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Lab Mice: The Hidden Casualties of Hurricane Sandy

Pest News

Hurricane Sandy disrupted the lives of millions as it swept through the eastern U.S. last week. Cities were flooded, power was cut, and billions in damage were done. We’ve already told you about the pests that thrive after a massive storm or flood.

Many of them will probably be active in the coming weeks. Unfortunately, Sandy also brought the demise of several thousand helpful pest animals.

Lab mice


It’s rare that anyone laments the deaths of mice or other rodents. Scientists at New York University’s research laboratories are doing just that, however. When Sandy soaked New York, the University’s research facilities got hit hard. The loss of power damaged temperature-sensitive research, and flooding drowned thousands of research rodents.

The mice were being used for a variety of experiments, many of the medically related. Scientists say the loss of the rodents could set back their progress several years. Lab mice are often carefully bred over several generations to achieve specific genetic traits. Many of the mice at NYU were being specially bred for cancer research. Replacing them won’t be easy. Worse, it sets back potential breakthroughs in cancer cures until the animals can be replaced.

Though pests are considered unwanted in your home or yard, they can also be beneficial to humans. Because they are generally reviled, most people don’t mind rodents getting experimented on. Scientists regularly test on small rodents before moving on to larger mammals and eventually people. Small as they are, mice are still genetically similar to people in many ways and can give observers a good idea how a chemical or condition will affect humans.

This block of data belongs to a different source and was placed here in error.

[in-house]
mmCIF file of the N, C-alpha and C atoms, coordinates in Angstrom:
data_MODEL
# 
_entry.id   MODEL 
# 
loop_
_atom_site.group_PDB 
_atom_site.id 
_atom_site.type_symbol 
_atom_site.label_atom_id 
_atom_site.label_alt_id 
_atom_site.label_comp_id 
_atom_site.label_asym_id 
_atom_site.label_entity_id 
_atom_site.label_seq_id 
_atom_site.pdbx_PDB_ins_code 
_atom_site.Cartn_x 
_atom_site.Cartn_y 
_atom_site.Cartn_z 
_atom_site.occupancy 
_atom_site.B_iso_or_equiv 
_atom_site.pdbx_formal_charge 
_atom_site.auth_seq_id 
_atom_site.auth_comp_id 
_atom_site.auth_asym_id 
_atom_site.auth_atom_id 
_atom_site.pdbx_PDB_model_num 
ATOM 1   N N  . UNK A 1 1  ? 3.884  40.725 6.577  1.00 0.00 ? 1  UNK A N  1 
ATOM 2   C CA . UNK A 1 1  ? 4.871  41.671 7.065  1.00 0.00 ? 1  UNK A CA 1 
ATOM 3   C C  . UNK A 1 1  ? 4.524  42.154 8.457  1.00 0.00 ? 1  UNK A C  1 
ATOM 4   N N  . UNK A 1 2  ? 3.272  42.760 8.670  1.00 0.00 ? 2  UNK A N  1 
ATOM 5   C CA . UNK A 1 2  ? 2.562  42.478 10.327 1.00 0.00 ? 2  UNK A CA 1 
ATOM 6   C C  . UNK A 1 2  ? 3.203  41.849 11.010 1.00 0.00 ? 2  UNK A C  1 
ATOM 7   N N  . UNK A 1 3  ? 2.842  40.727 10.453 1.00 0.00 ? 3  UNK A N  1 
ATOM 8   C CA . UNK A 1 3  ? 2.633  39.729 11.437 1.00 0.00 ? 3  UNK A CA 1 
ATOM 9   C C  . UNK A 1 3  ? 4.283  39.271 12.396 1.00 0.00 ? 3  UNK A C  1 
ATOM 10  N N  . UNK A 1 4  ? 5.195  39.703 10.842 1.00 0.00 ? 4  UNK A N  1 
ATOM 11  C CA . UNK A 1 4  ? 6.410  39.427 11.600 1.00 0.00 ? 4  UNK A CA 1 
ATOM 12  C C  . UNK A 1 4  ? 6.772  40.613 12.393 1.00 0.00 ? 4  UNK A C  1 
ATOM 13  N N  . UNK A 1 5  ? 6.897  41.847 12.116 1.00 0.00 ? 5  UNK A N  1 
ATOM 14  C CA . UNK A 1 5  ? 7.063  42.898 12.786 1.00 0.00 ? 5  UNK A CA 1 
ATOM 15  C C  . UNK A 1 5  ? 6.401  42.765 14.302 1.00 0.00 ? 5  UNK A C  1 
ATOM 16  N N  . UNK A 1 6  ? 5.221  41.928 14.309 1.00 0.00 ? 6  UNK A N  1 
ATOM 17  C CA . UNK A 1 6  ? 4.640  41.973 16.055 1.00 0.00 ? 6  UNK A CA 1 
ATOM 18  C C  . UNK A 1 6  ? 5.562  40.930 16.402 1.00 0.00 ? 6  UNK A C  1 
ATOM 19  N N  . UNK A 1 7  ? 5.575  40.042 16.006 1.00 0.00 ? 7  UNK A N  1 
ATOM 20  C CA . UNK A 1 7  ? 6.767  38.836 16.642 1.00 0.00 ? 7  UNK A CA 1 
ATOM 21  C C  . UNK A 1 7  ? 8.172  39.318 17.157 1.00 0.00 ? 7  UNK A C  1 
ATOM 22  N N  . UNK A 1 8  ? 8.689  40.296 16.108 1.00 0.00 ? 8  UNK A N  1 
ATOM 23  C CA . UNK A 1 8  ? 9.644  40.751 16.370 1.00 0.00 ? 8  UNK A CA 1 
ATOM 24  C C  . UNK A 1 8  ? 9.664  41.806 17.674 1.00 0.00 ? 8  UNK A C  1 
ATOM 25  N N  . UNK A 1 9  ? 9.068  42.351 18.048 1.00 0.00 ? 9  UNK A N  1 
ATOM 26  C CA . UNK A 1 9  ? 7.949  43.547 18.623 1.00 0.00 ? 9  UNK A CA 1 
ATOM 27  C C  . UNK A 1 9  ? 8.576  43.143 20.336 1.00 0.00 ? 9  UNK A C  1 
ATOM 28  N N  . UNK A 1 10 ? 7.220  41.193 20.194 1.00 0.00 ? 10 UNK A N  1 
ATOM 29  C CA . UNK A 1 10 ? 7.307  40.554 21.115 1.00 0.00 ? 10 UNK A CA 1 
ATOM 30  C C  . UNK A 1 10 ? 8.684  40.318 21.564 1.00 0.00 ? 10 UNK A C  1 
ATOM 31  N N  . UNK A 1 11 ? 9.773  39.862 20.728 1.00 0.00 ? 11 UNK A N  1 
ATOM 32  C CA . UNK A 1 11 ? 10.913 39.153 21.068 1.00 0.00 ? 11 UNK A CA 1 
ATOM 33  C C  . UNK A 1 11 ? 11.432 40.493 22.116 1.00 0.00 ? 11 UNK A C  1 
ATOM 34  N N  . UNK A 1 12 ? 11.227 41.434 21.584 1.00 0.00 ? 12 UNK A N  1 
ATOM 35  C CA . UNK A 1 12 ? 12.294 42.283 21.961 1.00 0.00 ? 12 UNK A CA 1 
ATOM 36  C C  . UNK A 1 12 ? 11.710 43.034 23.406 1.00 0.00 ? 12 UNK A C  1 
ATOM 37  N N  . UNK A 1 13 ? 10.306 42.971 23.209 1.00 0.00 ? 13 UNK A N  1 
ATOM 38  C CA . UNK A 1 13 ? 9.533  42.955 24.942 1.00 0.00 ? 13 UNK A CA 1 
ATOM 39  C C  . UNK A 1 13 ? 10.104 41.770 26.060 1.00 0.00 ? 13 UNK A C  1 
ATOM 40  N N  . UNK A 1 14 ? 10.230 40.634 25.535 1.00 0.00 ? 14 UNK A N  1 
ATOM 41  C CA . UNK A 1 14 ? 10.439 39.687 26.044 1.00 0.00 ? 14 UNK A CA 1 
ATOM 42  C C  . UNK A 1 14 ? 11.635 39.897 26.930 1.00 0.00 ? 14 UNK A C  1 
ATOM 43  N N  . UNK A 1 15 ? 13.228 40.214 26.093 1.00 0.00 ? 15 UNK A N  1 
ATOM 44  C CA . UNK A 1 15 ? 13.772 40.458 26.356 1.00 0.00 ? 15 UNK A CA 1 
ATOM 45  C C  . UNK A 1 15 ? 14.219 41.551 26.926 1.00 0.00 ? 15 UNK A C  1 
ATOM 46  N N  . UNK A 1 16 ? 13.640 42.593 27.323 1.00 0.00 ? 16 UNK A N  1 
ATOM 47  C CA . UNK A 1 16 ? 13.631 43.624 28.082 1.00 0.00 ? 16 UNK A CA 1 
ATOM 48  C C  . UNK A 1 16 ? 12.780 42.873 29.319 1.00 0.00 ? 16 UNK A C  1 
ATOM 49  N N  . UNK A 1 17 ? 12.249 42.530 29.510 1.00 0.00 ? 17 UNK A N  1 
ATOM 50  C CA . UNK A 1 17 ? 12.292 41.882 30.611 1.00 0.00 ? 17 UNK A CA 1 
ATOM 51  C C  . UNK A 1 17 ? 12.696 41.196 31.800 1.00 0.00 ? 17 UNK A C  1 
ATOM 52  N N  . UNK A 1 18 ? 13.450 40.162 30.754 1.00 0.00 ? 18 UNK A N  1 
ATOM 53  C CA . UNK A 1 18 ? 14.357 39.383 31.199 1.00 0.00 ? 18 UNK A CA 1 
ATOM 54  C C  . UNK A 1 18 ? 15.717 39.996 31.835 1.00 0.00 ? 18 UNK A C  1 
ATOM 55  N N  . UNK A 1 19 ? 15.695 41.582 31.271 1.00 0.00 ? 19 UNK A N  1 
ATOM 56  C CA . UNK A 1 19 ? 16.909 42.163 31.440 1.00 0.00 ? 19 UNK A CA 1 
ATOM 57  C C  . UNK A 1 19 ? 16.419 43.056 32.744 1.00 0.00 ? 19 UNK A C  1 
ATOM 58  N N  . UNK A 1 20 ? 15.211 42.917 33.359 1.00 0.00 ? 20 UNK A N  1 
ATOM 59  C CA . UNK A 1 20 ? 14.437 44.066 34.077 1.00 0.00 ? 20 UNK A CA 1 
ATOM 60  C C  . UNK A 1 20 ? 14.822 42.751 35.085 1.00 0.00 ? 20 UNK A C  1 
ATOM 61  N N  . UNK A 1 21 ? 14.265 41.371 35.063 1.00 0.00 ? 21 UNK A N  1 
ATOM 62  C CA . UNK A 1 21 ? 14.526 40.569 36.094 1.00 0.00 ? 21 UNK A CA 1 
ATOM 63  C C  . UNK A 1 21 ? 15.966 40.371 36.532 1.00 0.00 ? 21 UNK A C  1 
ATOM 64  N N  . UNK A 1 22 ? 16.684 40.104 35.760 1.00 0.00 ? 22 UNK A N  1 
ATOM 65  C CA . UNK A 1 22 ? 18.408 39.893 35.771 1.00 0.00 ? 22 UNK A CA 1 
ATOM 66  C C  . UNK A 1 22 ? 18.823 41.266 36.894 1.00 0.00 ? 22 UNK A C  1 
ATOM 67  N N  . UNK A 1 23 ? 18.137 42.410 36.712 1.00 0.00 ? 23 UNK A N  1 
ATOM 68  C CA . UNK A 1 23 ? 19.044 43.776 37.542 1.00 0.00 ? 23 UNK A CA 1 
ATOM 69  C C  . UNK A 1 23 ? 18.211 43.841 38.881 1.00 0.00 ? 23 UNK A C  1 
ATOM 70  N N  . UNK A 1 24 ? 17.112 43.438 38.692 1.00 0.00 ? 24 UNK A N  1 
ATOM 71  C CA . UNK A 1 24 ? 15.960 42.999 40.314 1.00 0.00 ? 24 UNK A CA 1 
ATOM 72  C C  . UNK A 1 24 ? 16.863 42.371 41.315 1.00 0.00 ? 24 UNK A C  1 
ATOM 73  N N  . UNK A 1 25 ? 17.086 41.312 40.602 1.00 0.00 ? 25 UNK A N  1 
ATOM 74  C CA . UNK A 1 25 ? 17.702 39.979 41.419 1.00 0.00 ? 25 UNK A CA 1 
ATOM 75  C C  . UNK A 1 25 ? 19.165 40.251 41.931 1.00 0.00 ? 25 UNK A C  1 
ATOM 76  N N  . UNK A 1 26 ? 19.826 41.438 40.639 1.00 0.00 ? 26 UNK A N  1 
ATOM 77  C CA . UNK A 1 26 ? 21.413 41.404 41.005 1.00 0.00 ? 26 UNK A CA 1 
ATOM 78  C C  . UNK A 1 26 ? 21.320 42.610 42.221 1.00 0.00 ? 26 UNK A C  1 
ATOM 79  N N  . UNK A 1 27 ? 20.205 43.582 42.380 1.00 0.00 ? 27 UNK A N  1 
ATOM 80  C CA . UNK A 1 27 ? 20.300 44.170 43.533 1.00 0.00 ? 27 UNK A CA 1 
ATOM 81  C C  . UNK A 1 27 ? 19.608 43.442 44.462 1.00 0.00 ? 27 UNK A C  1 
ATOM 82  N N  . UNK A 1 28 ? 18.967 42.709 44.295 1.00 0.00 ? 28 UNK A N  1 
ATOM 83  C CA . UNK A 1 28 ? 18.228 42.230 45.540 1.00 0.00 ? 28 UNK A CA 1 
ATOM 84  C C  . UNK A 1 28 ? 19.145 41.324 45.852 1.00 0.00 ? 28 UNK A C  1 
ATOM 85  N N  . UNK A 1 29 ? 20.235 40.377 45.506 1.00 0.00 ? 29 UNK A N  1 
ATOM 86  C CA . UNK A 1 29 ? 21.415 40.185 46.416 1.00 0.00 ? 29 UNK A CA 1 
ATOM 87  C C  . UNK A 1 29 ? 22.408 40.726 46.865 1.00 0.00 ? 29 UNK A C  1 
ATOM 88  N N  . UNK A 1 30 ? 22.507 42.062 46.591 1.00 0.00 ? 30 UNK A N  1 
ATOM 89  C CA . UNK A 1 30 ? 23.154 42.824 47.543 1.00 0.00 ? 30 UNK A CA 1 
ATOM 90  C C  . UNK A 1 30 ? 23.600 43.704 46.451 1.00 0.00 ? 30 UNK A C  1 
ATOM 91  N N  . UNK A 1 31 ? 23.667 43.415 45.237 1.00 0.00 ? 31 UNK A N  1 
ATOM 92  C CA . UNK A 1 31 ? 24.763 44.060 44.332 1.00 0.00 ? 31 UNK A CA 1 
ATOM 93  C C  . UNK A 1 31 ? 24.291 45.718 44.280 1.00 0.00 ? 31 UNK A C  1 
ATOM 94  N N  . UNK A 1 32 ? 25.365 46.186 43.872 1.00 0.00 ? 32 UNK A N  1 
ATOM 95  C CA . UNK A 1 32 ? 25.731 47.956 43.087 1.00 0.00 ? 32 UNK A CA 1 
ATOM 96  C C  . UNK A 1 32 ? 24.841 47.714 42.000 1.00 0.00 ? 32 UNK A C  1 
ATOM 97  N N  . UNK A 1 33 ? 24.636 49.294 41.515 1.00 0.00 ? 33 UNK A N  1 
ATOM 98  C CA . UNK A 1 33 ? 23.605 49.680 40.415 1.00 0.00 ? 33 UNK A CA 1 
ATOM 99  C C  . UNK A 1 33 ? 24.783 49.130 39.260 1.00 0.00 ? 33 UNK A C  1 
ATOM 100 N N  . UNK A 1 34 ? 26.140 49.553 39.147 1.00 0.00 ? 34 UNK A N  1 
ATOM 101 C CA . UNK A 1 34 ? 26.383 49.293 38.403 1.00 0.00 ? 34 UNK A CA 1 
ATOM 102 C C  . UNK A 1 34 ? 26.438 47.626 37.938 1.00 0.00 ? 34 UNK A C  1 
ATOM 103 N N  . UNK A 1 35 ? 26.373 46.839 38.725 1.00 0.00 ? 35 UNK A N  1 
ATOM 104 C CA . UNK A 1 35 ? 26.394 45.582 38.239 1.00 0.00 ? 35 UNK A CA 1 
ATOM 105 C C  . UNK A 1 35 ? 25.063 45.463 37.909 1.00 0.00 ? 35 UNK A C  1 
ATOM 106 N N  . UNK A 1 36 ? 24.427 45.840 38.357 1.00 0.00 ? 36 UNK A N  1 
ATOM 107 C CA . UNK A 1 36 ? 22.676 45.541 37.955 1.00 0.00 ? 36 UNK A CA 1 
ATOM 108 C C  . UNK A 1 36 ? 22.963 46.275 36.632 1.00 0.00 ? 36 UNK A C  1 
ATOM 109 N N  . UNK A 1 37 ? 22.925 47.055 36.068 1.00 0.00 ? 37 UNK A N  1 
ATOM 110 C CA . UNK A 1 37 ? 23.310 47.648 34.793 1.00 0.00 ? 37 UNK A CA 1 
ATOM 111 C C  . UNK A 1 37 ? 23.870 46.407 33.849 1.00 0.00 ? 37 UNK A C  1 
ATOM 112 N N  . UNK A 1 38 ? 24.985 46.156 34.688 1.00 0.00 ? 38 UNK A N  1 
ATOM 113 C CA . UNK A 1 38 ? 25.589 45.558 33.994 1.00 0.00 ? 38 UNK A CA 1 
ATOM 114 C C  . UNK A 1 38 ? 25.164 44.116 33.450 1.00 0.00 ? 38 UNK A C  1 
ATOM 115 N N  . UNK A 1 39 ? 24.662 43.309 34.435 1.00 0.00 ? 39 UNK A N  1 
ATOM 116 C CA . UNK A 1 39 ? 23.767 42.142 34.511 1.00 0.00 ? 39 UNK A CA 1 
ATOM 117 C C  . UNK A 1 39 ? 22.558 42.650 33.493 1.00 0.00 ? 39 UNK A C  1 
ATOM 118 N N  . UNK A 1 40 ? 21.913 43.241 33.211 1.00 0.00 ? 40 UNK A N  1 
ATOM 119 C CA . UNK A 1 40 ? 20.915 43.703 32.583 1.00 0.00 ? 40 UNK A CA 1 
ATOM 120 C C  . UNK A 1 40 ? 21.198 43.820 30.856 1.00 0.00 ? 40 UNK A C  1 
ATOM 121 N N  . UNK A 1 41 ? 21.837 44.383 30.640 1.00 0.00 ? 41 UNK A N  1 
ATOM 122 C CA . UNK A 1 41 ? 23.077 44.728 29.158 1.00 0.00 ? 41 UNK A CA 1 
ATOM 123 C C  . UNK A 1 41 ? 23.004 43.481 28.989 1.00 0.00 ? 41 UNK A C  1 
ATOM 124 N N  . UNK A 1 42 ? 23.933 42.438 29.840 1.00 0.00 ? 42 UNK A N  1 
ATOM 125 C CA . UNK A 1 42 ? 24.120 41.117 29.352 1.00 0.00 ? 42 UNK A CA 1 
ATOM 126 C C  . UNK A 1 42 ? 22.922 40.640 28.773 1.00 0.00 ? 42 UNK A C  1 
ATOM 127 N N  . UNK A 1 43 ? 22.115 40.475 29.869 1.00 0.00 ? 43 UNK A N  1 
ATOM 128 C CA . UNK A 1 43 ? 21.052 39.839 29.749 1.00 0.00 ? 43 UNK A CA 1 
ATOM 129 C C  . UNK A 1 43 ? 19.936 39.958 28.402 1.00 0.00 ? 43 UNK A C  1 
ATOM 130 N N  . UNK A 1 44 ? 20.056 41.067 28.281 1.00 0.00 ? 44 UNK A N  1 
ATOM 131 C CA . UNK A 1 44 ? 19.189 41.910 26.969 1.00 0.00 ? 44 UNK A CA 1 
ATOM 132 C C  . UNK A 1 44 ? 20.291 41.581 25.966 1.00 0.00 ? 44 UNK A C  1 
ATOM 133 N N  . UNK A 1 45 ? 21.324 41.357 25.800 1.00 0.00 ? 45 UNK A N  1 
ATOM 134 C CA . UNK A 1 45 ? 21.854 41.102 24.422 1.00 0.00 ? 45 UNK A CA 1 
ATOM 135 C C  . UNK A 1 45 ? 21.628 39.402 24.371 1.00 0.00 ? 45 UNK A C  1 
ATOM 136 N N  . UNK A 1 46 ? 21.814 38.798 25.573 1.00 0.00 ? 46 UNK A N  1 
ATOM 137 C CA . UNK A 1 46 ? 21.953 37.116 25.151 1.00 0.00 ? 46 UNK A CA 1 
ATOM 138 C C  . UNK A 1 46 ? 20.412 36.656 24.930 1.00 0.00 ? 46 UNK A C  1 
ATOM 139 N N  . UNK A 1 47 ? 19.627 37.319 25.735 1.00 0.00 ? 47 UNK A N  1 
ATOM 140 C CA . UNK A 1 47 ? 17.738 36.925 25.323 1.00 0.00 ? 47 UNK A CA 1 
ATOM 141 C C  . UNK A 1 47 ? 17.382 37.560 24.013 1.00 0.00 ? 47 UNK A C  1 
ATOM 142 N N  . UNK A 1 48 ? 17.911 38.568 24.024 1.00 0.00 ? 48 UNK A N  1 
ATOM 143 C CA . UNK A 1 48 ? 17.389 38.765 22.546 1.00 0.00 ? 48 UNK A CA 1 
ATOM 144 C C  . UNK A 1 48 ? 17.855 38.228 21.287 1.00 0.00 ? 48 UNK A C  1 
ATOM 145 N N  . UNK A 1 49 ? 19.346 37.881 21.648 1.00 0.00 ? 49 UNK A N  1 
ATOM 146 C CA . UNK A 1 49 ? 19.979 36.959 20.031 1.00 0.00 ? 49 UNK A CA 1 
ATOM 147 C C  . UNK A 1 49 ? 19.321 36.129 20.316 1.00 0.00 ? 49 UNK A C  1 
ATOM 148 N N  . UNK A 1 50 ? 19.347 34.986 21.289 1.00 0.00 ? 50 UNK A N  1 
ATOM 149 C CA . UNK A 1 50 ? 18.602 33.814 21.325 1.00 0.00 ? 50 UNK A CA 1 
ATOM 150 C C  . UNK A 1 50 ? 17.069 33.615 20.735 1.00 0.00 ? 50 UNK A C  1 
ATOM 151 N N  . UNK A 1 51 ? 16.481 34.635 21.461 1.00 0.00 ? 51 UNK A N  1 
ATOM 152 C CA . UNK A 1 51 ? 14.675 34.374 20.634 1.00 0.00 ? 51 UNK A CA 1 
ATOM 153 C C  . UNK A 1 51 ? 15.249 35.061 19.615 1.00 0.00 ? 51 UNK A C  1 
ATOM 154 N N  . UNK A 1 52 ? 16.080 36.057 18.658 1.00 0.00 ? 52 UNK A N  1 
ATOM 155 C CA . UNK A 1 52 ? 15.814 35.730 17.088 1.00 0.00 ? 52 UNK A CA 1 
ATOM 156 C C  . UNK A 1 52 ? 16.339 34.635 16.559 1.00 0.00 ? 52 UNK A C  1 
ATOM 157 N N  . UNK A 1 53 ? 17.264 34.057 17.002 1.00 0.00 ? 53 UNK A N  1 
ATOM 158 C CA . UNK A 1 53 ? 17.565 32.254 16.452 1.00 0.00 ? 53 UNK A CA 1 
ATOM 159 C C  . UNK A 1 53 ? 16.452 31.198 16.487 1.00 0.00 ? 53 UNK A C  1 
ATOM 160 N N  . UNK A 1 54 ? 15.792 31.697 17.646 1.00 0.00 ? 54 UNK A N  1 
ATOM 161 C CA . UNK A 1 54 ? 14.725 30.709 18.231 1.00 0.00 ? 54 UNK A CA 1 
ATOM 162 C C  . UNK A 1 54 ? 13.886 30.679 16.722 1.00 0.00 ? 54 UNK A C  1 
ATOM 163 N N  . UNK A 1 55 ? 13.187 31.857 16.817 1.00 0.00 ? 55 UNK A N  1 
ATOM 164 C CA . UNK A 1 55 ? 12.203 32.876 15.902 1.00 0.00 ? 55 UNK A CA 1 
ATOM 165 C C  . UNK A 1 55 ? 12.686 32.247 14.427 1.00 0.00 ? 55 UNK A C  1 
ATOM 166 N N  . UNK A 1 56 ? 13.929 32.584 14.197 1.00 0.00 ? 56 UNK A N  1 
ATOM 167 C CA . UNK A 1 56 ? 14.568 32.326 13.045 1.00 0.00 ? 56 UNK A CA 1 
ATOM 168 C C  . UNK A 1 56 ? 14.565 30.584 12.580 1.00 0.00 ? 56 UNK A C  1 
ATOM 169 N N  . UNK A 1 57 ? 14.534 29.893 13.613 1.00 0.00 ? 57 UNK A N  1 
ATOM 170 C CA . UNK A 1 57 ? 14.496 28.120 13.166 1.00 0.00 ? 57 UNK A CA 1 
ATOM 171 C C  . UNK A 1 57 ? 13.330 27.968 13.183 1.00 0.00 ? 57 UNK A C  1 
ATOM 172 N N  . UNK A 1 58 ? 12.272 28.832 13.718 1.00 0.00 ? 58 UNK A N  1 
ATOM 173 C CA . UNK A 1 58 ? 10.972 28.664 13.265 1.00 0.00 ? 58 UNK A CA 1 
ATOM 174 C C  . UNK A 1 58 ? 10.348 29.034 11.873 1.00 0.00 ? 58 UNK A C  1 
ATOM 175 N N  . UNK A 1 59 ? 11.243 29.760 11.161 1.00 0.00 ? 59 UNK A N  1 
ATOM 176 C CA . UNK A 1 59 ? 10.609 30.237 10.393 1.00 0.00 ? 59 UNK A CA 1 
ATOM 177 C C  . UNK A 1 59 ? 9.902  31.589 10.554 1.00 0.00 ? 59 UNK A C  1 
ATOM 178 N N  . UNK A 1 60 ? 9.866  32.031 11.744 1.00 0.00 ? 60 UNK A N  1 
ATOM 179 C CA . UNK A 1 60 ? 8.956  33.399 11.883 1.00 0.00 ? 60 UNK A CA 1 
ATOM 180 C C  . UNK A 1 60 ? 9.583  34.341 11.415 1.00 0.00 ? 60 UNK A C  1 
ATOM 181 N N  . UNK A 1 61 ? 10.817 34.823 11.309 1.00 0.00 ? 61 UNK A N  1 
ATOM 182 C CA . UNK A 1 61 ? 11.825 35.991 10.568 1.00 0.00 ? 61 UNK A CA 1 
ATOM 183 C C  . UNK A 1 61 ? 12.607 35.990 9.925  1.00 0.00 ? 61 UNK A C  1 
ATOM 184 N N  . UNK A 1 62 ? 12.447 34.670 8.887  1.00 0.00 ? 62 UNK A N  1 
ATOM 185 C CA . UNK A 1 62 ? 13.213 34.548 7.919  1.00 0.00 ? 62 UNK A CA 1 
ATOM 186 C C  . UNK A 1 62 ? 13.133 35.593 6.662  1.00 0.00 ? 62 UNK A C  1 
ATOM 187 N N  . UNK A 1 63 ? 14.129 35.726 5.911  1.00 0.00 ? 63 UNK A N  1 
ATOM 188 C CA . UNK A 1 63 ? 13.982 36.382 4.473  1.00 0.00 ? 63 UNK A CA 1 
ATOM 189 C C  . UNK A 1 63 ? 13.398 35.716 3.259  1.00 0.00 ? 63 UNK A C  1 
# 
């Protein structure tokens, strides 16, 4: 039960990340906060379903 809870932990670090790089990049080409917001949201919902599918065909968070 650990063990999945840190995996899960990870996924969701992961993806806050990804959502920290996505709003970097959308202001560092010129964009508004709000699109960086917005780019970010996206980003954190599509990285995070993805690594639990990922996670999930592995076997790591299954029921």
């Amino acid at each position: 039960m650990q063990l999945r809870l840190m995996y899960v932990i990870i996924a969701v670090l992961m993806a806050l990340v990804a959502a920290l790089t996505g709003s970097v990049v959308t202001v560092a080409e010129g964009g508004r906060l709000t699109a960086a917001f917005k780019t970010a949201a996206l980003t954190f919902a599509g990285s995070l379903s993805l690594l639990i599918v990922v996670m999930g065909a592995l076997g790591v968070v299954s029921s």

In normal circumstances, mice will survive without a problem in floods. In fact, you should be on the lookout for rats and mice if your property ever spends time underwater. Rodents are usually good swimmers, and the vermin have no problem finding food and shelter in the aftermath. In this case, however, the animals were all caged up and unable to escape the rising flood waters.

What’s next for the NYU scientific department? They’ll have to start over with a fresh batch of lab animals. Other universities that have been collaborating on certain projects may be able to contribute to the new efforts. Still, it’s likely to take a while before things are back to normal.
Call Terminix today at 8558012113 for more information, or fill out our online form to receive a free termite inspection or pest evaluation.


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